Yellowstone: Day 2
Northeastern YNP and the Grand Canyon of the Yellowstone

columnar jointing Even though Thursday morning dawned grey and drizzly, we got up bright and early for a short hike to see columnar jointing and an outcrop that was evidence of the bimodal magmatism in the park area. Left Columnar jointing caused by cooling cracks in a basaltic flow. Right The polygonal pattern of the jointing is evident from the top of the columns. columnar jointing

During the Yellowstone area volcanism, trees were buried in deep layers of pyroclastic ashflow. The trees were preserved upright in the rock in their original orientations. Here, a tree that has remained as the surrounding tuff weathered away. petrified tree

Heart Mountain detachment fault Just west of the park boundary is an extremely shallow and extremely long-running fault, or decollement. The Heart Mountain Detachment Fault is visible in this picture as it cut through a weak limestone layer (the white line in the rocks.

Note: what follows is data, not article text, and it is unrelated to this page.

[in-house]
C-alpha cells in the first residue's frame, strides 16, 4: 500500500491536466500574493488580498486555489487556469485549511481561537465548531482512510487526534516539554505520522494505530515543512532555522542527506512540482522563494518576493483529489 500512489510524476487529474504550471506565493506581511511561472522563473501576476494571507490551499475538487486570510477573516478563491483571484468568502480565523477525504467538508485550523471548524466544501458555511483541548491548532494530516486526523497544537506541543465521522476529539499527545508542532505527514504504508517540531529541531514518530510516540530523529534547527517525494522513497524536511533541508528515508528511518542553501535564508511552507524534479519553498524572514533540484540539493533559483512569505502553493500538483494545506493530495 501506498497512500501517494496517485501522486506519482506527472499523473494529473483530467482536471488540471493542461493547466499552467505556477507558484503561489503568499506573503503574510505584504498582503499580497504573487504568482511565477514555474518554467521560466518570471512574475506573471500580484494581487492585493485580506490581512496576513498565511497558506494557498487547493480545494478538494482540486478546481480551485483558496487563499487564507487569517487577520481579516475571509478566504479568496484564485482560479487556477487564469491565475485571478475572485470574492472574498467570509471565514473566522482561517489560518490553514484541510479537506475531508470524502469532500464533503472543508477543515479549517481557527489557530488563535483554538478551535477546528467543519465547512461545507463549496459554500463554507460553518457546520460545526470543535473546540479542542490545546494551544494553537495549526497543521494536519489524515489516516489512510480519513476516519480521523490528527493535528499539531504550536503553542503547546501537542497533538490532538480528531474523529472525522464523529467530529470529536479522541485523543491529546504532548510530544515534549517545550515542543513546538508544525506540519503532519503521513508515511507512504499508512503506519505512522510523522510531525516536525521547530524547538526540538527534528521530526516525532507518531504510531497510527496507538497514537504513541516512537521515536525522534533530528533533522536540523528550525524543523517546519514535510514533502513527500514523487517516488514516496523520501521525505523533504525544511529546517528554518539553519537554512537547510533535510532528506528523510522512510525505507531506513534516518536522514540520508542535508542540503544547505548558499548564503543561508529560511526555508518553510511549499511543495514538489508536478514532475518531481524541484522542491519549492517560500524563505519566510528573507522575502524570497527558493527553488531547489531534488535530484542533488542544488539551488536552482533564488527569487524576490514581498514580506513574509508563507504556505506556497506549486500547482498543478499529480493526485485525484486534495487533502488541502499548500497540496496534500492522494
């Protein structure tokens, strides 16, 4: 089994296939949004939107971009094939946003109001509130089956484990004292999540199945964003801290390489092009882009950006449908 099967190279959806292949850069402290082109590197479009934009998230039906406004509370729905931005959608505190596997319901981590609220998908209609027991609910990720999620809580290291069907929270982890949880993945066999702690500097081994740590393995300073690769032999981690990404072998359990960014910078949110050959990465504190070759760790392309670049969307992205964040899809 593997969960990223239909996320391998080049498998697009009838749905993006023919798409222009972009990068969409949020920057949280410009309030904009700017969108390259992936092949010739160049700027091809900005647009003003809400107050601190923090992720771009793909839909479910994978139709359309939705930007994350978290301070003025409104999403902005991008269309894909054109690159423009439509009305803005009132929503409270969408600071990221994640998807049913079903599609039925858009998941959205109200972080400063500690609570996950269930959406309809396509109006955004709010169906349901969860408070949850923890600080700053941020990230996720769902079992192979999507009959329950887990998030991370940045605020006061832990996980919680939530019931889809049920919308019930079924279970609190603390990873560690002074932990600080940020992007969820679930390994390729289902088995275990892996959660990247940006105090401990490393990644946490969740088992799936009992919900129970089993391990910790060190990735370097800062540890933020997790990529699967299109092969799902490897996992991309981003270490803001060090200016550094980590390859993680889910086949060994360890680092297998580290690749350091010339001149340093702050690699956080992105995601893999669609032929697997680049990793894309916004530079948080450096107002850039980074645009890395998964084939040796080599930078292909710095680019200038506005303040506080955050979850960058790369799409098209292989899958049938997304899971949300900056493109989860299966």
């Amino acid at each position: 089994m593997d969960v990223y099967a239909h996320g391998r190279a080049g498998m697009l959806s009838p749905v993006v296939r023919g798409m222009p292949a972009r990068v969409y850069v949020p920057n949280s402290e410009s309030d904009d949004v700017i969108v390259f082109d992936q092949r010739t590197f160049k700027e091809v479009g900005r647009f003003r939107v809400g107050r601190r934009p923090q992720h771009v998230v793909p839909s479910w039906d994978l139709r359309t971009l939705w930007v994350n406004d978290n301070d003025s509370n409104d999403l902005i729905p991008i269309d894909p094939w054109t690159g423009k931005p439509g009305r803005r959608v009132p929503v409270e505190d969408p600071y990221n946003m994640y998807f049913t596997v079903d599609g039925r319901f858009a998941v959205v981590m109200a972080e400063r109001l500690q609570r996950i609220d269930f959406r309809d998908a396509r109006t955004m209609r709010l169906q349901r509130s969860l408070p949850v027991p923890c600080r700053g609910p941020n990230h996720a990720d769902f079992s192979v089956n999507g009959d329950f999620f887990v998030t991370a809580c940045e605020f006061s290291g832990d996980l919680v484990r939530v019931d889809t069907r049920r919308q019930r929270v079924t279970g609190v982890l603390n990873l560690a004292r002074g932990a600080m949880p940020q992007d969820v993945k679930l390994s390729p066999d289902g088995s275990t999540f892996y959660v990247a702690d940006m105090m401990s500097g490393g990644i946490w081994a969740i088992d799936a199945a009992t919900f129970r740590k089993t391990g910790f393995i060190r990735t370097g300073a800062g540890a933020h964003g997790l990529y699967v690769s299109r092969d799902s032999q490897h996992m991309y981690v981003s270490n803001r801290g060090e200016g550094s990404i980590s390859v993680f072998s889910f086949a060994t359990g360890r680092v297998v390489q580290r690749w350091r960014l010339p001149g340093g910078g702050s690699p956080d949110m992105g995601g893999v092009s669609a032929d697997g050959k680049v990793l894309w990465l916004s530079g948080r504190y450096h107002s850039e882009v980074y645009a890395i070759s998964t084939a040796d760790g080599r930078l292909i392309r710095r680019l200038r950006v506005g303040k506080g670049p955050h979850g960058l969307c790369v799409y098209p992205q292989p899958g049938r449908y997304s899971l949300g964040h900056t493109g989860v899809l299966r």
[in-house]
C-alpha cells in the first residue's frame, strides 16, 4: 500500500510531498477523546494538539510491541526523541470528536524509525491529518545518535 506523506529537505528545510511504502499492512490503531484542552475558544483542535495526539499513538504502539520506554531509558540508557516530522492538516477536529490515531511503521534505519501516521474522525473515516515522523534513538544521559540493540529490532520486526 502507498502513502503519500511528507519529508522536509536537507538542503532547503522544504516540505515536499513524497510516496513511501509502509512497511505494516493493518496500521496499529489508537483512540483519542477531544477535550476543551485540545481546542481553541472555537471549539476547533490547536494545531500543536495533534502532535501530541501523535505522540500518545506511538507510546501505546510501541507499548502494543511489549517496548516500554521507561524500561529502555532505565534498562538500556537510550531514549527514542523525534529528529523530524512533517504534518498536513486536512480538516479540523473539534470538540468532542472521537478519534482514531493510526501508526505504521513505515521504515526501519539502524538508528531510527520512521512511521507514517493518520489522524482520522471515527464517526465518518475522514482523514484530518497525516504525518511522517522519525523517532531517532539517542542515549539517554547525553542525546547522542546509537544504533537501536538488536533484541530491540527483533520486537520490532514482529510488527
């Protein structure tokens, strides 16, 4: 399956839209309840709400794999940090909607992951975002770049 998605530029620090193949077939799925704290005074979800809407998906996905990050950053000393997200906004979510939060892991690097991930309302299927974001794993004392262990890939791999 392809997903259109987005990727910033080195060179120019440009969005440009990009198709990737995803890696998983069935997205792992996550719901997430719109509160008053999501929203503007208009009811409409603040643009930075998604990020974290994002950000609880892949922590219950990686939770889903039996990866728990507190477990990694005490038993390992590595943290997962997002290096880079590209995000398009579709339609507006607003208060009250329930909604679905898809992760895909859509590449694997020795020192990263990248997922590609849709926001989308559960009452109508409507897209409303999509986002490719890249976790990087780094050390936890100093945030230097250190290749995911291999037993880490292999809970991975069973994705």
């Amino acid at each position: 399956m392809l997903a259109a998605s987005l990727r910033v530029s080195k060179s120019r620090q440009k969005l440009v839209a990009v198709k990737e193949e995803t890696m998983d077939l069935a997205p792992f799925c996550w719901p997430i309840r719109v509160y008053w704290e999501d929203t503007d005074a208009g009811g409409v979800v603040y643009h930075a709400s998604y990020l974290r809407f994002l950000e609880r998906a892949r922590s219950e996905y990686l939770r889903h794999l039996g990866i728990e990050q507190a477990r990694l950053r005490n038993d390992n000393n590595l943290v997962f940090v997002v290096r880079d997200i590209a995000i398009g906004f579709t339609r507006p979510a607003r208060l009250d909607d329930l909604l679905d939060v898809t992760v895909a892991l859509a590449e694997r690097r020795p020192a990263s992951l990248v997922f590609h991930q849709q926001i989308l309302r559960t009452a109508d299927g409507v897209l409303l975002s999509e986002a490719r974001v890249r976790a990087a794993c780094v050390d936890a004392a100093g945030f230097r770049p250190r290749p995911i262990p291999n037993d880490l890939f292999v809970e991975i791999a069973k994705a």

Of course, no field trip would be complete without some van trouble. Fortunately, there was only a funny smell that turned out to be nothing. van trouble?

Eric discusses river cutting Lower Falls Chris hanging from a tree
After driving around all day, our last stop made up for it all--the Grand Canyon of the Yellowstone. This is an area where the Yellowstone River has cut a deep canyon for itself. The yellow- tinted rhyolites that gave the river its name line the canyon walls. Above right Eric discusses river downcutting. Above center the Lower Falls, one of two spectacular drops in the river caused by the caldera rim. Above right Chris contemplates the scene while hanging from a tree. Below Peter and Rachel for scale against the yellow canyon walls.
Peter and Rachel at the Grand Canyon of the Yellowstone


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Last Modified: March 10, 1998